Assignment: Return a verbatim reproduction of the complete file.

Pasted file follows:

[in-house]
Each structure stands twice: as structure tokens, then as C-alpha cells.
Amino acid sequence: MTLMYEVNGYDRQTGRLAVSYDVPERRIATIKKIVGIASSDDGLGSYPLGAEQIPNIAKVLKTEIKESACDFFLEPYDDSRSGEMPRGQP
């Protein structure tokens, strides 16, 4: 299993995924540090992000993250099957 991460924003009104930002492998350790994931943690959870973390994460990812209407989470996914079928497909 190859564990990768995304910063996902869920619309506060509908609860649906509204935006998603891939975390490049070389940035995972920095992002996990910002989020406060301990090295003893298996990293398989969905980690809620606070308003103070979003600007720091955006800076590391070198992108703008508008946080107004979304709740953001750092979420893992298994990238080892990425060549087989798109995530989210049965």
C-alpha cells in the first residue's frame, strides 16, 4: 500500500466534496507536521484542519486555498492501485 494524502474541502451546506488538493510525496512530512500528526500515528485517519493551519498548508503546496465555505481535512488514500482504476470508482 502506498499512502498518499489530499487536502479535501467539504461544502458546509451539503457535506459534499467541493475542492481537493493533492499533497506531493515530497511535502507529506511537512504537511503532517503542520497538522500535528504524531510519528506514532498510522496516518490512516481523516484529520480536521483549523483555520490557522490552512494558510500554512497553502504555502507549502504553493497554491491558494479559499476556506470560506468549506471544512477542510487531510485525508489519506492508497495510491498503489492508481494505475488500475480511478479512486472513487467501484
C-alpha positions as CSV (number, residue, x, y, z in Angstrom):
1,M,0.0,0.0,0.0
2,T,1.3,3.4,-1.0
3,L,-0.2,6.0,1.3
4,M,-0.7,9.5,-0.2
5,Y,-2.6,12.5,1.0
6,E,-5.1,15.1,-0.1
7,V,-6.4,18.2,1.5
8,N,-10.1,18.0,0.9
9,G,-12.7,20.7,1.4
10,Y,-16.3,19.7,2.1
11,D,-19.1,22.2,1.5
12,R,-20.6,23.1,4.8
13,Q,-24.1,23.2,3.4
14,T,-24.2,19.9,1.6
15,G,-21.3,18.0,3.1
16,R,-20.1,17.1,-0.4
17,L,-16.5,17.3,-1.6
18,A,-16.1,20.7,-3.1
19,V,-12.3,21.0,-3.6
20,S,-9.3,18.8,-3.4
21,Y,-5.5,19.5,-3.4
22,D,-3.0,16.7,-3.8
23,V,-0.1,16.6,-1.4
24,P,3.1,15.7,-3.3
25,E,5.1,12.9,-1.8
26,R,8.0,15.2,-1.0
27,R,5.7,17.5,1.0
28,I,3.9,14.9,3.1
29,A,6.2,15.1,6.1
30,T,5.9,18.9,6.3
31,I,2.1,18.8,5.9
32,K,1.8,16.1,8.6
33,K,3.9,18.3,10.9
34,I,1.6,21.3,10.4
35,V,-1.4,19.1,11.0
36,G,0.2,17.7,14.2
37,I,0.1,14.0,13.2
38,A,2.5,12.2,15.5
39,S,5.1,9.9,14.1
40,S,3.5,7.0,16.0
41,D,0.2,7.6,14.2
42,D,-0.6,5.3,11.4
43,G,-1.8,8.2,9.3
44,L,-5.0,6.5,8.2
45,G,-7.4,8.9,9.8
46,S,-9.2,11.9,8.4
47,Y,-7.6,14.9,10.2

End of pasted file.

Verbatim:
[in-house]
Each structure stands twice: as structure tokens, then as C-alpha cells.
Amino acid sequence: MTLMYEVNGYDRQTGRLAVSYDVPERRIATIKKIVGIASSDDGLGSYPLGAEQIPNIAKVLKTEIKESACDFFLEPYDDSRSGEMPRGQP
């Protein structure tokens, strides 16, 4: 299993995924540090992000993250099957 991460924003009104930002492998350790994931943690959870973390994460990812209407989470996914079928497909 190859564990990768995304910063996902869920619309506060509908609860649906509204935006998603891939975390490049070389940035995972920095992002996990910002989020406060301990090295003893298996990293398989969905980690809620606070308003103070979003600007720091955006800076590391070198992108703008508008946080107004979304709740953001750092979420893992298994990238080892990425060549087989798109995530989210049965």
C-alpha cells in the first residue's frame, strides 16, 4: 500500500466534496507536521484542519486555498492501485 494524502474541502451546506488538493510525496512530512500528526500515528485517519493551519498548508503546496465555505481535512488514500482504476470508482 502506498499512502498518499489530499487536502479535501467539504461544502458546509451539503457535506459534499467541493475542492481537493493533492499533497506531493515530497511535502507529506511537512504537511503532517503542520497538522500535528504524531510519528506514532498510522496516518490512516481523516484529520480536521483549523483555520490557522490552512494558510500554512497553502504555502507549502504553493497554491491558494479559499476556506470560506468549506471544512477542510487531510485525508489519506492508497495510491498503489492508481494505475488500475480511478479512486472513487467501484
C-alpha positions as CSV (number, residue, x, y, z in Angstrom):
1,M,0.0,0.0,0.0
2,T,1.3,3.4,-1.0
3,L,-0.2,6.0,1.3
4,M,-0.7,9.5,-0.2
5,Y,-2.6,12.5,1.0
6,E,-5.1,15.1,-0.1
7,V,-6.4,18.2,1.5
8,N,-10.1,18.0,0.9
9,G,-12.7,20.7,1.4
10,Y,-16.3,19.7,2.1
11,D,-19.1,22.2,1.5
12,R,-20.6,23.1,4.8
13,Q,-24.1,23.2,3.4
14,T,-24.2,19.9,1.6
15,G,-21.3,18.0,3.1
16,R,-20.1,17.1,-0.4
17,L,-16.5,17.3,-1.6
18,A,-16.1,20.7,-3.1
19,V,-12.3,21.0,-3.6
20,S,-9.3,18.8,-3.4
21,Y,-5.5,19.5,-3.4
22,D,-3.0,16.7,-3.8
23,V,-0.1,16.6,-1.4
24,P,3.1,15.7,-3.3
25,E,5.1,12.9,-1.8
26,R,8.0,15.2,-1.0
27,R,5.7,17.5,1.0
28,I,3.9,14.9,3.1
29,A,6.2,15.1,6.1
30,T,5.9,18.9,6.3
31,I,2.1,18.8,5.9
32,K,1.8,16.1,8.6
33,K,3.9,18.3,10.9
34,I,1.6,21.3,10.4
35,V,-1.4,19.1,11.0
36,G,0.2,17.7,14.2
37,I,0.1,14.0,13.2
38,A,2.5,12.2,15.5
39,S,5.1,9.9,14.1
40,S,3.5,7.0,16.0
41,D,0.2,7.6,14.2
42,D,-0.6,5.3,11.4
43,G,-1.8,8.2,9.3
44,L,-5.0,6.5,8.2
45,G,-7.4,8.9,9.8
46,S,-9.2,11.9,8.4
47,Y,-7.6,14.9,10.2